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Recently, after a discussion with friends, I stumbled over the engines available for a Fiat Panda Mk4 (yes, this is a "long story short" situation and now I'm stuck in a rabbit-hole). And I noticed something strange; a couple of days later it's still nagging me:

How can a 2-cylinder, 900 ccm have more power, more torque, a higher top speed, be quicker, and at the same time have less emissions and get better mileage than its 4-cylinder, 1,200 ccm counterpart?

The data I'm getting is from the car's Wikipedia page; as far as I was able to cross check, the numbers are accurate. In particular, I'm looking at the two 2011 petrol engines (to keep things fair), "0.9 TwinAir Turbo" and "1.2 Fire 8v".

  • The first is a straight-2 with 875 ccm that generates 63 kW, has 145 Nm of torque, with a top speed of 177 km/h, and does 0–100 km/h in 11,2 s. It emits 99 g of CO2/km and needs 4,2 l for 100 km.

  • The other is a straight-4 with 1,242 ccm that generates 51 kW, has 102 Nm of torque, with a top speed of 164 km/h, and does 0-100 km/h in 14,2 s. It emits 120 g of CO2/km and needs 5,2 l for 100 km.

Granted, some of the values differ only marginally. Others, on the other hand, are quite egregious discrepancies. How can the smaller, more "efficient" (for a lack of a better word) option outshine the bigger, "hungrier" sibling in basically every category?

Somebody suggested "it's the turbo; it does all the difference" (and I've seen questions answered on this platform, but the differences were far less pronounced). "Turbo" might very well be the reason, but then another question arises: Why would anyone want the 4-cylinder option? Why is it even offered as an option if it has zero advantages over the smaller one? What are the advantages of this particular bigger engine?

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  • Welcome to Motor Vehicle Maintenance & Repair! Dec 12, 2023 at 21:53
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    @JimmyJames 2 cylinders doesn't imply a 2-stroke engine.
    – Dan Mašek
    Dec 13, 2023 at 21:34
  • @DanMašek I figured something like that was coming. Is this a 4-stroke engine? There must be some advantage to having 4 cylinders, right?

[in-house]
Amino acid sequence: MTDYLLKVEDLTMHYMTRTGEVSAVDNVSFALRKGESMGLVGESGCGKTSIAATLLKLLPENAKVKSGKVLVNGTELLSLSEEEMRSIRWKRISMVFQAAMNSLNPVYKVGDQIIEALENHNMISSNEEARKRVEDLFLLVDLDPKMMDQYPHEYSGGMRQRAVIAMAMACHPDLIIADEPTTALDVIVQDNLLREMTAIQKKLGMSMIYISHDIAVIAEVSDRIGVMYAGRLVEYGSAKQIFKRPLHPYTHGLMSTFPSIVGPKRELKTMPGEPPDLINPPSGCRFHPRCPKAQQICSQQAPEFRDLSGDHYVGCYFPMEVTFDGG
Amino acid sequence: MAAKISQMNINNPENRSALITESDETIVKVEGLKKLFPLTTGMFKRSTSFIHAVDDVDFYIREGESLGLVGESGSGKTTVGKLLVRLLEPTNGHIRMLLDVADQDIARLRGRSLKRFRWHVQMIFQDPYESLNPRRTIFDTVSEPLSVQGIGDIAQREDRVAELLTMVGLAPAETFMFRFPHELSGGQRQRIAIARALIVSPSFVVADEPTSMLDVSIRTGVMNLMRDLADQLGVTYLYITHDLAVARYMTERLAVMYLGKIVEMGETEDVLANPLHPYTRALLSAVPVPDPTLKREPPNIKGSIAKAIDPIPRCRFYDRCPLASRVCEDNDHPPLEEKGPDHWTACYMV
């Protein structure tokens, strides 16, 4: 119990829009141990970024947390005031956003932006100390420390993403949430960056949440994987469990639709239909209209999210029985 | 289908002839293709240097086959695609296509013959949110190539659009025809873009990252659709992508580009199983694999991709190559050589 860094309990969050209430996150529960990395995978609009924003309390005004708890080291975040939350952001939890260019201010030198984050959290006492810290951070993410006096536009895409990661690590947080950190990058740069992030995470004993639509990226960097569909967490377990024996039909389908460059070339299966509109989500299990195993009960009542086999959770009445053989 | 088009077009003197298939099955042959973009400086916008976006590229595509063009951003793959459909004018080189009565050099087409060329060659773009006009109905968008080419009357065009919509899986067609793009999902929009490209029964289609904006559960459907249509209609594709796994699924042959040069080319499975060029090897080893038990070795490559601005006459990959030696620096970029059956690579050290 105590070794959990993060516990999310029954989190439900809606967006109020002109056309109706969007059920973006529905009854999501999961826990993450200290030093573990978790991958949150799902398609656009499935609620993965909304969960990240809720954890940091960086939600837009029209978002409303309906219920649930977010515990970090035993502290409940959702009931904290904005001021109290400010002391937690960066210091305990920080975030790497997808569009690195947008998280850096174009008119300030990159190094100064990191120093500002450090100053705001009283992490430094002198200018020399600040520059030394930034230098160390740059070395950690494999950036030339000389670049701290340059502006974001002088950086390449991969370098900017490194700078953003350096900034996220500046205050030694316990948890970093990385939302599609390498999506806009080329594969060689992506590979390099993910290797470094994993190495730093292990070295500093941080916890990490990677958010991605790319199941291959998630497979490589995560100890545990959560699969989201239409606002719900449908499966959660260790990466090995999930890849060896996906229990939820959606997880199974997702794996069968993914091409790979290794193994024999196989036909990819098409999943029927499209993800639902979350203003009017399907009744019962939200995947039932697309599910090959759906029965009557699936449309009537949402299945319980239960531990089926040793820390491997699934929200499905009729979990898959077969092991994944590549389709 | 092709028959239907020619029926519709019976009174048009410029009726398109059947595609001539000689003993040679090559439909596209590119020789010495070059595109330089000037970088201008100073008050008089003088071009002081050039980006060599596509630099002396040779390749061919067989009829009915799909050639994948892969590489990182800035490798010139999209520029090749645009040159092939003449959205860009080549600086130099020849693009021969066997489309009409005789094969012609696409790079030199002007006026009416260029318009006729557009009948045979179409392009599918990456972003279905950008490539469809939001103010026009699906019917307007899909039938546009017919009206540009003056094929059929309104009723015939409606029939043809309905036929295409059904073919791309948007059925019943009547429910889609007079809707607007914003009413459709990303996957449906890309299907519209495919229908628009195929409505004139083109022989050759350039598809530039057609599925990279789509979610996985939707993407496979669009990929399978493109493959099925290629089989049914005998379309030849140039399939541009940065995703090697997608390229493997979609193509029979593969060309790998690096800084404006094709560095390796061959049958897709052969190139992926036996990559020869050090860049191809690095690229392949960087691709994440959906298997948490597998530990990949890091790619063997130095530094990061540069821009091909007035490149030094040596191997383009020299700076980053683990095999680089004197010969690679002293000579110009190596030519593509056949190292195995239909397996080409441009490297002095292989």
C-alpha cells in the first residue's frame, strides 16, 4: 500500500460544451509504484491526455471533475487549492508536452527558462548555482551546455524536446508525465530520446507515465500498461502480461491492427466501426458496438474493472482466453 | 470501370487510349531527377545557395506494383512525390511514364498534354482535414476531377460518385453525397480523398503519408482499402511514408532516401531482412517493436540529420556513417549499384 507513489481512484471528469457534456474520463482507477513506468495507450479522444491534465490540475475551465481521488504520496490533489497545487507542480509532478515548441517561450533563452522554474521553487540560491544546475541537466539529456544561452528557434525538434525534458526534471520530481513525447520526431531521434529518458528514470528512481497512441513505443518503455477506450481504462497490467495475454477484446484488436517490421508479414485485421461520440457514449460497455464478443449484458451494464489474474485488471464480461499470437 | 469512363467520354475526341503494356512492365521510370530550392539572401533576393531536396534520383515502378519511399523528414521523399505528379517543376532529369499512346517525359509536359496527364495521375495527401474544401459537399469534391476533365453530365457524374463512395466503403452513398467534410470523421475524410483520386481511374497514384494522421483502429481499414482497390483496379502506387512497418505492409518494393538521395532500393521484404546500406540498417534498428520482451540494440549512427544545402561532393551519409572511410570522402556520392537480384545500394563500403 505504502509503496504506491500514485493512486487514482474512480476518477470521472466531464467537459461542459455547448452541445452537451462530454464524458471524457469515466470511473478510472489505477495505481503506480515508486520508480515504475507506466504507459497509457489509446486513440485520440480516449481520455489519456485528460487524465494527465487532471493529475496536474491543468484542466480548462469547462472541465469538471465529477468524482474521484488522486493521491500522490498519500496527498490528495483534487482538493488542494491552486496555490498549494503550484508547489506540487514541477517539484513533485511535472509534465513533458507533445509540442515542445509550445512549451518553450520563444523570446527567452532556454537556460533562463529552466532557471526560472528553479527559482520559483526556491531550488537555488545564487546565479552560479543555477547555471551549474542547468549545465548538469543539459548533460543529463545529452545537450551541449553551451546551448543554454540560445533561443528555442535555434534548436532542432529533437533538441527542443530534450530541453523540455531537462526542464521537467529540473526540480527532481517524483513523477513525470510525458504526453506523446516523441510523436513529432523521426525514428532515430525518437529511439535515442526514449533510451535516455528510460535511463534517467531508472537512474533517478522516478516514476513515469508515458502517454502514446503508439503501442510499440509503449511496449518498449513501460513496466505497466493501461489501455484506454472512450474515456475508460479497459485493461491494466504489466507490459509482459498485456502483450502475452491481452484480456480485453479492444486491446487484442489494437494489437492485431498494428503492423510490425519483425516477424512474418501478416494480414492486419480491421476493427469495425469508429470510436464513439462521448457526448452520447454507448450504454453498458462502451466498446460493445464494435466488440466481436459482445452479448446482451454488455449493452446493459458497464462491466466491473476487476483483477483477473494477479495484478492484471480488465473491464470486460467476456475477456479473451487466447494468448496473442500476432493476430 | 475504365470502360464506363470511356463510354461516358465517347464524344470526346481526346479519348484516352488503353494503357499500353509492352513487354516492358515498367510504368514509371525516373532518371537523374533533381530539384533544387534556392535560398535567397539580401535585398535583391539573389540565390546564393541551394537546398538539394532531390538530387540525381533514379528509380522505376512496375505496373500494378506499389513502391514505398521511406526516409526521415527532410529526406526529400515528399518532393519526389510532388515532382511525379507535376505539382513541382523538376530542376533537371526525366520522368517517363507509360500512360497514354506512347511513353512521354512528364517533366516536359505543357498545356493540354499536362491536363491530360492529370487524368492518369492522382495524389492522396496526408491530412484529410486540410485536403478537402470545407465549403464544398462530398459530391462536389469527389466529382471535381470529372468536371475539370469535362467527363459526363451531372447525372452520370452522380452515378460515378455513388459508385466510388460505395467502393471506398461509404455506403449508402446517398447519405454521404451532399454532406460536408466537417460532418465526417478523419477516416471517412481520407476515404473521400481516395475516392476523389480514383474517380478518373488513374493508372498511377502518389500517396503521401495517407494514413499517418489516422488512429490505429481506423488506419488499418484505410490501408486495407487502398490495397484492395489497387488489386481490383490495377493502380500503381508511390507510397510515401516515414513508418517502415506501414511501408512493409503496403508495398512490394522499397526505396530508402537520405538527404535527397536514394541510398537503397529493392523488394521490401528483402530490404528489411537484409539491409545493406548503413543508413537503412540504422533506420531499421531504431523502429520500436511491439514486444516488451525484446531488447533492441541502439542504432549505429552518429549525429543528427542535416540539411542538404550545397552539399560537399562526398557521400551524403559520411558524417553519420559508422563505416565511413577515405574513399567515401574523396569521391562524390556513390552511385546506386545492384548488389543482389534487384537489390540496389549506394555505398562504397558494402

– JimmyJames
    Dec 13, 2023 at 22:02
  • @JimmyJames Can you imagine Fiat developing a new 2-stroke in 2011 and trying to sell that in a car in EU? Downsizing taken to the extreme.
    – Dan Mašek
    Dec 13, 2023 at 23:47
  • Regarding the bonus question at the end, people do seem to choose engines based on displacement rather than power or efficiency - and the displacement is normally what's shown on the back of a car in some form (my van OTOH has the horsepower and max gross weight displayed on the side). I did wonder if they also offered a turbocharged version of the 1.2l engine, but no.
    – Chris H
    Dec 14, 2023 at 9:14

1 Answer 1

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How can the smaller, more "efficient" (for a lack of a better word) option outshine the bigger, "hungrier" sibling in basically every category?

In a word: Turbocharging

Same reason why Richard Holdener built a Big Bang Motor out of a 4.8L engine which put out over 1200 hp, yet stock (naturally aspirated), it put out around 300 hp. A turbocharger (or turbo for short), basically makes a small engine "think" it's bigger. For every 14.7 lbs (1 bar) of atmospheric pressure (or boost) you can stuff into an engine using a turbo, you'll increase the horsepower versus the same engine which is running naturally aspirated by 100% (considered a rule of thumb ... your mileage may vary). For instance, if naturally aspirated an engine produces 100 hp, by adding 14.7 lbs (1 bar) of boost, the engine should now be making 200 hp. If you added 29.4 lbs (2 bar), it'd be making about 300 hp. This is true all the way up the scale ... as long as the engine is made to take it.

Why would anyone want the 4-cylinder option? Why is it even offered as an option if it has zero advantages over the smaller one?

It is usually cheaper and the engine will usually last longer, all things considered. A turbo adds complexity to an engine, and with complexity comes cost.

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  • A turbo also adds stress to the head, block, gaskets, and every other part of the engine and could, if not properly accounted for, cause premature engine failure.
    – FreeMan
    Dec 13, 2023 at 19:21
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    @FreeMan - You must have missed the part where I said "... as long as the engine is made to take it." Yes, you are absolutely correct. The engineer designing the engine needs to account for this stuff. Dec 13, 2023 at 20:39
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    @FreeMan "if not properly accounted for, cause...failure" you can always say that, about anything. Properly accounting for stuff is a main part of an engineer's job. There's almost as much that can go wrong in a naturally aspirated engine as in a turbocharged one; given same quality engineering, they will also be similarly reliable. (But the turbo one will be more expensive then.) Dec 13, 2023 at 21:18
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    A turbo...exhaust gasses go into the turbocharger and spin it, witchcraft happens and you go faster. - Jeremy Clarkson
    – Scooter
    Dec 13, 2023 at 22:40
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    @Scooter - Pretty much :o) Dec 13, 2023 at 22:57

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